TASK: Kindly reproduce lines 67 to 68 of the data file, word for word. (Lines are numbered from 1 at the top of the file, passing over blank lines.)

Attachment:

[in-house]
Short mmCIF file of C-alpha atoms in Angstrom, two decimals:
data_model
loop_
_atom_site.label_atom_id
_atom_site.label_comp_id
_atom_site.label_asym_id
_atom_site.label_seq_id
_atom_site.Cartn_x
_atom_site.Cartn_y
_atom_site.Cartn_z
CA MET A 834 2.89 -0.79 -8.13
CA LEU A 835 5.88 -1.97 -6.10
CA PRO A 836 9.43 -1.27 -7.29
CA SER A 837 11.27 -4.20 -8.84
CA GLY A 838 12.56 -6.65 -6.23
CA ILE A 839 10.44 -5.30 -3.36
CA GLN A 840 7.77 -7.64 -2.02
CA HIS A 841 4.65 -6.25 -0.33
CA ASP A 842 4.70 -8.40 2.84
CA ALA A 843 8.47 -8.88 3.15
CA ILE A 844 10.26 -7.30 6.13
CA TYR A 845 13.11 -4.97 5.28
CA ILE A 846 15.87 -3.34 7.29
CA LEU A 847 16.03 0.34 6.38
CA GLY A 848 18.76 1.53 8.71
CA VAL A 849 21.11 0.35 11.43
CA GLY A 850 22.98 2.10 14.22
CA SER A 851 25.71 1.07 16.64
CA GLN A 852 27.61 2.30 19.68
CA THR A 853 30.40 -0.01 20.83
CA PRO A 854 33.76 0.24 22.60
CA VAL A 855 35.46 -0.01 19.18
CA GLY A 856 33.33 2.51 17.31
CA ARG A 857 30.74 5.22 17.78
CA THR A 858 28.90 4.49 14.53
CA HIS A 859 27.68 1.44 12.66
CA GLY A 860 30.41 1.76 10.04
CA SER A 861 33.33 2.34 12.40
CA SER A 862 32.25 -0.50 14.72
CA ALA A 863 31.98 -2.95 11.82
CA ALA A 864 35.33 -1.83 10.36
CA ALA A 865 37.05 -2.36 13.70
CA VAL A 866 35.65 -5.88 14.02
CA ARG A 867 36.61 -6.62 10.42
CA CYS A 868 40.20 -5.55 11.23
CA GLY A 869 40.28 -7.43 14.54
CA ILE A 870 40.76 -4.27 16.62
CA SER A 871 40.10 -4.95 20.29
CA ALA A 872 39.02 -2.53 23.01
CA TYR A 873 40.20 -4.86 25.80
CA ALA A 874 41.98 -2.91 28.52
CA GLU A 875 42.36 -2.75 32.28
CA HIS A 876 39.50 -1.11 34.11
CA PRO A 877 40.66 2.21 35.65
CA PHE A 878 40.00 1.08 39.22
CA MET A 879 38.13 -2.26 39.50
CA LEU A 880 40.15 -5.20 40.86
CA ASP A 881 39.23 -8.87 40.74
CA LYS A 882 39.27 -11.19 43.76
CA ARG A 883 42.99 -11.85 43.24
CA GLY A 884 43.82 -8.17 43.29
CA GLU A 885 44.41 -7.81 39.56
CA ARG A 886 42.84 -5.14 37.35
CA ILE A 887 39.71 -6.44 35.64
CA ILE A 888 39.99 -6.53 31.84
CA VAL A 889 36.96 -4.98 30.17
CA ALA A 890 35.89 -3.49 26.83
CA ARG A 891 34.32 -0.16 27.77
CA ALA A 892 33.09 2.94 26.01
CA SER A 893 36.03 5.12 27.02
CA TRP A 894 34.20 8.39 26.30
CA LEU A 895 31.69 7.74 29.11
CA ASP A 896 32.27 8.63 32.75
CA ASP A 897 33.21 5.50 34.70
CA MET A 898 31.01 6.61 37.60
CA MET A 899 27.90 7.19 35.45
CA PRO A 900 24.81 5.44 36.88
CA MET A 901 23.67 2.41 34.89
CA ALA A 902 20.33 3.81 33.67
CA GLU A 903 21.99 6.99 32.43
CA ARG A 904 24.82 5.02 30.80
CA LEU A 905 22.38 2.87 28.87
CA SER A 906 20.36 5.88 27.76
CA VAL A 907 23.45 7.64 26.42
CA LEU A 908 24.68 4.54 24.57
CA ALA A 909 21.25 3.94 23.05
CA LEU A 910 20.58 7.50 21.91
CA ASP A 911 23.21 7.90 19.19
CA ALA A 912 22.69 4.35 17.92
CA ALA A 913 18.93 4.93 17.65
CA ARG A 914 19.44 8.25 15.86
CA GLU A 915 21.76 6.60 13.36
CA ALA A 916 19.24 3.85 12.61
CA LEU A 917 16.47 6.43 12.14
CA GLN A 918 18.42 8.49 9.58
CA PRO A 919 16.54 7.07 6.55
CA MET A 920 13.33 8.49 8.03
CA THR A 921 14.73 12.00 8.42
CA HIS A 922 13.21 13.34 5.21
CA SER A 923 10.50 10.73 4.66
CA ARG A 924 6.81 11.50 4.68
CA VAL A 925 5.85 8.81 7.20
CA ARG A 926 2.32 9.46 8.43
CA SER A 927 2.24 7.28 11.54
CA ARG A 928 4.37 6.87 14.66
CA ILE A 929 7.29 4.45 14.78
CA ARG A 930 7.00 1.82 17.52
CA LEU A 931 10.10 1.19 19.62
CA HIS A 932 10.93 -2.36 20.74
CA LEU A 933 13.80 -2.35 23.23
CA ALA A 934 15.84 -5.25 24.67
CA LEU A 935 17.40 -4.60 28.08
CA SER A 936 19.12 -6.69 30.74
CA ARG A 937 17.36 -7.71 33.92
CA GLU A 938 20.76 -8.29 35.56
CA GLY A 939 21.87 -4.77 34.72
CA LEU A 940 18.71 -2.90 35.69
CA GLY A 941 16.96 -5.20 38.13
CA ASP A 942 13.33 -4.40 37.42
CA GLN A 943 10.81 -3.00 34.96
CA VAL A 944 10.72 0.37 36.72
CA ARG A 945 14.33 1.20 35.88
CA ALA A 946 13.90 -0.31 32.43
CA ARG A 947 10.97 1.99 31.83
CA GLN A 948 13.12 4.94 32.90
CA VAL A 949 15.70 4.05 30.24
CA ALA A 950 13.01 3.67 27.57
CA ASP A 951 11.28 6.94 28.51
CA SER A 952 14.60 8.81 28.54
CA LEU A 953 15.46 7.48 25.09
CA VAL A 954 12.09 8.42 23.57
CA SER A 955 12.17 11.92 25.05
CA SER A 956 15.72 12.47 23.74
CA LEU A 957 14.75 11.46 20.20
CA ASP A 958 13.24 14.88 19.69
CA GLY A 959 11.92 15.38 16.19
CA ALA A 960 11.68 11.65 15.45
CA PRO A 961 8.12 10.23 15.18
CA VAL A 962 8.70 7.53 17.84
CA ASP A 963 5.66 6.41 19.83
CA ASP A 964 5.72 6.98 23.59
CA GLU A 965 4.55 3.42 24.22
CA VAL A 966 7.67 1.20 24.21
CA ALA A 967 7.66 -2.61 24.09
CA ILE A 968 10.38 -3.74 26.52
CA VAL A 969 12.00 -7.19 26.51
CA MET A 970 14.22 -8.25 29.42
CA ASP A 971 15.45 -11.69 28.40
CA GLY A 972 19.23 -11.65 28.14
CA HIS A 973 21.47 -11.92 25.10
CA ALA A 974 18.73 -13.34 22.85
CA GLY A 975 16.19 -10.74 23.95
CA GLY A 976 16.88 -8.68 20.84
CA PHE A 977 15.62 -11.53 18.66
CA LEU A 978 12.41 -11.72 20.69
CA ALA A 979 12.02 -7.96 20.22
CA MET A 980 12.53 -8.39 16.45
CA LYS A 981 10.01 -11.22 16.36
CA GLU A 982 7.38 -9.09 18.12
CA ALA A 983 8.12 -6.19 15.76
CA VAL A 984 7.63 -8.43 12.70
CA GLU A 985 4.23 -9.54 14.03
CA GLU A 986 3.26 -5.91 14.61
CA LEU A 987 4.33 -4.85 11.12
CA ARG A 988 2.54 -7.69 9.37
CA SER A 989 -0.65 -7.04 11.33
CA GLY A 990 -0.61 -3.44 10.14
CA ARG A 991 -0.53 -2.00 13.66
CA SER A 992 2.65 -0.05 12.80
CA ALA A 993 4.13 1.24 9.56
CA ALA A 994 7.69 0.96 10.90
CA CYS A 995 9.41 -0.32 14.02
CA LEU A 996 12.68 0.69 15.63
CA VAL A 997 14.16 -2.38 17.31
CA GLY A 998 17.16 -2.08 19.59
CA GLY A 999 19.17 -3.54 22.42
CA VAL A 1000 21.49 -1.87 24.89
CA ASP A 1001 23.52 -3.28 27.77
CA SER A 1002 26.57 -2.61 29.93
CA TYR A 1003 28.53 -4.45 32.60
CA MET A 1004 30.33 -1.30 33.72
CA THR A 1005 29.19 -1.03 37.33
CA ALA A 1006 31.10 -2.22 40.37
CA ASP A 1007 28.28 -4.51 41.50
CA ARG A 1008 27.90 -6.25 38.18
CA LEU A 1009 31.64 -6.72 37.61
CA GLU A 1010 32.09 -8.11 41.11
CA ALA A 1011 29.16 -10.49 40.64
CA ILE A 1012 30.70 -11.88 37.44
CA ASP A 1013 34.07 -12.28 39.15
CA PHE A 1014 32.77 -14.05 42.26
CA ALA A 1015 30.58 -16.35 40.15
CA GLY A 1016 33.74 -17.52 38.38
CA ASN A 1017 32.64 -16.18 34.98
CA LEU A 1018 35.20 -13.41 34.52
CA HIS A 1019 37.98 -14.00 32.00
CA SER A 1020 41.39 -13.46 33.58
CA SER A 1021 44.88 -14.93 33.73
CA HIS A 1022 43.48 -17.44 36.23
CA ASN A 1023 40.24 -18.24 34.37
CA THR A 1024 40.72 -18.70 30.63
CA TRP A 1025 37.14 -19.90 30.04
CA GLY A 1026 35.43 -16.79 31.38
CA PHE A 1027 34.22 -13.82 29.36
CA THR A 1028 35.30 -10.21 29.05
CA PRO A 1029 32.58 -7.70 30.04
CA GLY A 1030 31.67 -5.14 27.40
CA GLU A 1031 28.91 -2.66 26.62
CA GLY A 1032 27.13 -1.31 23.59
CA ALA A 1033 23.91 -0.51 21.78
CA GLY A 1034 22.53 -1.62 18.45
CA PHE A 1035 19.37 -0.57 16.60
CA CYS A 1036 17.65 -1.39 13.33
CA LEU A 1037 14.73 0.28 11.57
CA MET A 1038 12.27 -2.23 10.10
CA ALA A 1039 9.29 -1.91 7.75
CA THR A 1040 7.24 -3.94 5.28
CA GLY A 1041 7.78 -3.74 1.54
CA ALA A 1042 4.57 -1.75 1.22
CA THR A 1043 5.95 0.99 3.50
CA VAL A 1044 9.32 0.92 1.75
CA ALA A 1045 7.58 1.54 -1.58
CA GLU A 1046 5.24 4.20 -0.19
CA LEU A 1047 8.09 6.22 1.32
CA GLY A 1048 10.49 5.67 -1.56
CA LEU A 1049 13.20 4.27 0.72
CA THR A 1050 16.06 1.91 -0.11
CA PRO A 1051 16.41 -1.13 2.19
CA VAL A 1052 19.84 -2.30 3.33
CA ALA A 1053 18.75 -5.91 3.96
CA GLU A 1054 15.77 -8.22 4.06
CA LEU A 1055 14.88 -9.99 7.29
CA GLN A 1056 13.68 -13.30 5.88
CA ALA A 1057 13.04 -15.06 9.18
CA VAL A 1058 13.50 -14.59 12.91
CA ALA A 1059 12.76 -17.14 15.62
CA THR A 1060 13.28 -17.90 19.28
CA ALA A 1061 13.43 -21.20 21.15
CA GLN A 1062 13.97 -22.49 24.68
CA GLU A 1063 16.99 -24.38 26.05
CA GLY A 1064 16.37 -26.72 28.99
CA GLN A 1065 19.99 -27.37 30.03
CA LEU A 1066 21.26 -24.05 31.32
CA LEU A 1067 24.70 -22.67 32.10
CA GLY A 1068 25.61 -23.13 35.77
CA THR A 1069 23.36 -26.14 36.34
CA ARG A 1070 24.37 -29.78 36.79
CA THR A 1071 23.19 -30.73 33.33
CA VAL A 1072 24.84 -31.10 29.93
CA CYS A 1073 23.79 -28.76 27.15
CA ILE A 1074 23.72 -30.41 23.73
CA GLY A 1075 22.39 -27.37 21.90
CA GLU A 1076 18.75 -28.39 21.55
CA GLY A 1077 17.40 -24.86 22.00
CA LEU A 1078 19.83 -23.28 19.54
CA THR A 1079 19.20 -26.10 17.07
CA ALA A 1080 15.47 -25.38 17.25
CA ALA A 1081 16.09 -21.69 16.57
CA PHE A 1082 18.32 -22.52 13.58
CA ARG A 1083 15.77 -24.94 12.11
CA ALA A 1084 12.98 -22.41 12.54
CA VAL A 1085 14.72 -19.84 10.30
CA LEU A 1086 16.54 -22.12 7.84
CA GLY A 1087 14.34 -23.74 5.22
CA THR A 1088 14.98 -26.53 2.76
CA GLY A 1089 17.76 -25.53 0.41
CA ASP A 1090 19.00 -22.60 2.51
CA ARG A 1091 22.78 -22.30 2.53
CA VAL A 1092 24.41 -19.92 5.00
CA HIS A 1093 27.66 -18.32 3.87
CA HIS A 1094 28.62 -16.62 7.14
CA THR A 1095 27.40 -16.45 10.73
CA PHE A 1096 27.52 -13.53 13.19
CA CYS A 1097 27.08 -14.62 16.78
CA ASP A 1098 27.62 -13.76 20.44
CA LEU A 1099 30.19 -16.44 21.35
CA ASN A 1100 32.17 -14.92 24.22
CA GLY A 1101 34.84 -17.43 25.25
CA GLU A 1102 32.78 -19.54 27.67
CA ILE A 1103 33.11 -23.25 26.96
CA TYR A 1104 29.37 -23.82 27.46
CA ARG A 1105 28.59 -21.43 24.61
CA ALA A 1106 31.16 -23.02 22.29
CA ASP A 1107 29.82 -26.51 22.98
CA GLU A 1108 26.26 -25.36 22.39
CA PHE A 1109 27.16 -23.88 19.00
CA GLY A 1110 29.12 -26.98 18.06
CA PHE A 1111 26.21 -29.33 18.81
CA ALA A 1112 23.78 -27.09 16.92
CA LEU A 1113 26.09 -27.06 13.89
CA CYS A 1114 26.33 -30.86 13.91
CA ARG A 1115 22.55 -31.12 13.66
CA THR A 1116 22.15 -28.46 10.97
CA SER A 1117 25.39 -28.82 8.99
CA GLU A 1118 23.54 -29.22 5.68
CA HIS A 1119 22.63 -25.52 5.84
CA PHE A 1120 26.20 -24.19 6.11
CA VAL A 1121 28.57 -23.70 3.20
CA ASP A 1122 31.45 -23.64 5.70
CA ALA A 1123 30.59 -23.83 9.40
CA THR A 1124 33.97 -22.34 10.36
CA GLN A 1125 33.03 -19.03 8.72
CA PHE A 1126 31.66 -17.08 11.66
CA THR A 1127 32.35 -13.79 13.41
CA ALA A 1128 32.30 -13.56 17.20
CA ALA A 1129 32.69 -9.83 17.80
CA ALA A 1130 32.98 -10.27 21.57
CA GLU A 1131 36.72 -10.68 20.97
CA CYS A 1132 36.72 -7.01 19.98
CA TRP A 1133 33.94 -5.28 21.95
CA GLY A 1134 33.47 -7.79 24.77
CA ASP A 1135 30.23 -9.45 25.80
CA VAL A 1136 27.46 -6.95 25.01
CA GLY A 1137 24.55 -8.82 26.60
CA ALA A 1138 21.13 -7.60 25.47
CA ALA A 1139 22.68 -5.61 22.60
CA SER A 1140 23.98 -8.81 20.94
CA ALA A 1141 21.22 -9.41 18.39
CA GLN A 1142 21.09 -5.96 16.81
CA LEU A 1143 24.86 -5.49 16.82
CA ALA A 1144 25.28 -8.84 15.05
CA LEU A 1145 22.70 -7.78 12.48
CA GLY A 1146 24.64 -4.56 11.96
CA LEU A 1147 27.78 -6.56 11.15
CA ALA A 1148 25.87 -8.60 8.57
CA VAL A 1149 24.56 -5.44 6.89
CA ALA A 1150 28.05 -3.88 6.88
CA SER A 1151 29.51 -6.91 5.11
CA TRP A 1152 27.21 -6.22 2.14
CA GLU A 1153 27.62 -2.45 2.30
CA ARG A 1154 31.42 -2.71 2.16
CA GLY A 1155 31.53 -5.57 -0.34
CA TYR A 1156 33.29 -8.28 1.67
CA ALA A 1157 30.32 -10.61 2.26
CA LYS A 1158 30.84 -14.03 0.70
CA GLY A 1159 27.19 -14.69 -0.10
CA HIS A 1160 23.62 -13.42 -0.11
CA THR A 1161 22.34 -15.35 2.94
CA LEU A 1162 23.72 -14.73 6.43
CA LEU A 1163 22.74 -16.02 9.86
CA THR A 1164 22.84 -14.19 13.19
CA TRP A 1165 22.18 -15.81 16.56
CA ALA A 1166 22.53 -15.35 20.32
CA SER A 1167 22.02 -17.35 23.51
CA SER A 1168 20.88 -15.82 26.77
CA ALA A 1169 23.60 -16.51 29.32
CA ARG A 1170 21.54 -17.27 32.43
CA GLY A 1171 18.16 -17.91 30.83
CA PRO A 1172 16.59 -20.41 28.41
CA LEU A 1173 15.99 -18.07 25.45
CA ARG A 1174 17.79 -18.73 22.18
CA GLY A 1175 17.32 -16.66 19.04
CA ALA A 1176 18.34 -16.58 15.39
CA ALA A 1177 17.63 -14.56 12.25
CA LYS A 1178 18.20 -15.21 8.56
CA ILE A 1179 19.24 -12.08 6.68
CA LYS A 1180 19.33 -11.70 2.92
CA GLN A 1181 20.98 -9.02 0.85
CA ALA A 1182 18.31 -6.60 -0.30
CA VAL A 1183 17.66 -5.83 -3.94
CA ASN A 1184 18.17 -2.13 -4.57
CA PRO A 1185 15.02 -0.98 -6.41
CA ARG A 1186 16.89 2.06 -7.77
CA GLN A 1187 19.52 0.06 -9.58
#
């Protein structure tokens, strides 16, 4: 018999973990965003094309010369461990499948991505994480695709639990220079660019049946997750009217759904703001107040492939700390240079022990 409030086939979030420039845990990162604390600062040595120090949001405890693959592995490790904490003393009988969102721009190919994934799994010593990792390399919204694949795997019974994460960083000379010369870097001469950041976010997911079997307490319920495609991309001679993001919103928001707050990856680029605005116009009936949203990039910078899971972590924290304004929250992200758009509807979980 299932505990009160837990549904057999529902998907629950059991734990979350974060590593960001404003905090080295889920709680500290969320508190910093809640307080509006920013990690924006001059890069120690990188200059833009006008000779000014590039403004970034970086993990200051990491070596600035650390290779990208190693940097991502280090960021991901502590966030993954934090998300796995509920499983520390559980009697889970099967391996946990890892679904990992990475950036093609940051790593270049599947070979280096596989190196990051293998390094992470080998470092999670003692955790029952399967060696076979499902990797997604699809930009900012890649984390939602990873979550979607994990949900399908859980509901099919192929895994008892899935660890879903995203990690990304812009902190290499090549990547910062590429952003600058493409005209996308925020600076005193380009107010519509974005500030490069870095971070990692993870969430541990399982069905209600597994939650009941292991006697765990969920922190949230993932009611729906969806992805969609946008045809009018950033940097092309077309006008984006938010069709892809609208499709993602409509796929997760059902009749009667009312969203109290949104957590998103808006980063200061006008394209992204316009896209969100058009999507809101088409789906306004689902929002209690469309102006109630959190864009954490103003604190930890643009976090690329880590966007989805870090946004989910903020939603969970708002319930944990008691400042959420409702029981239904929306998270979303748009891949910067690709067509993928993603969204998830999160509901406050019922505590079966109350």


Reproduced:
CA VAL A 889 36.96 -4.98 30.17
CA ALA A 890 35.89 -3.49 26.83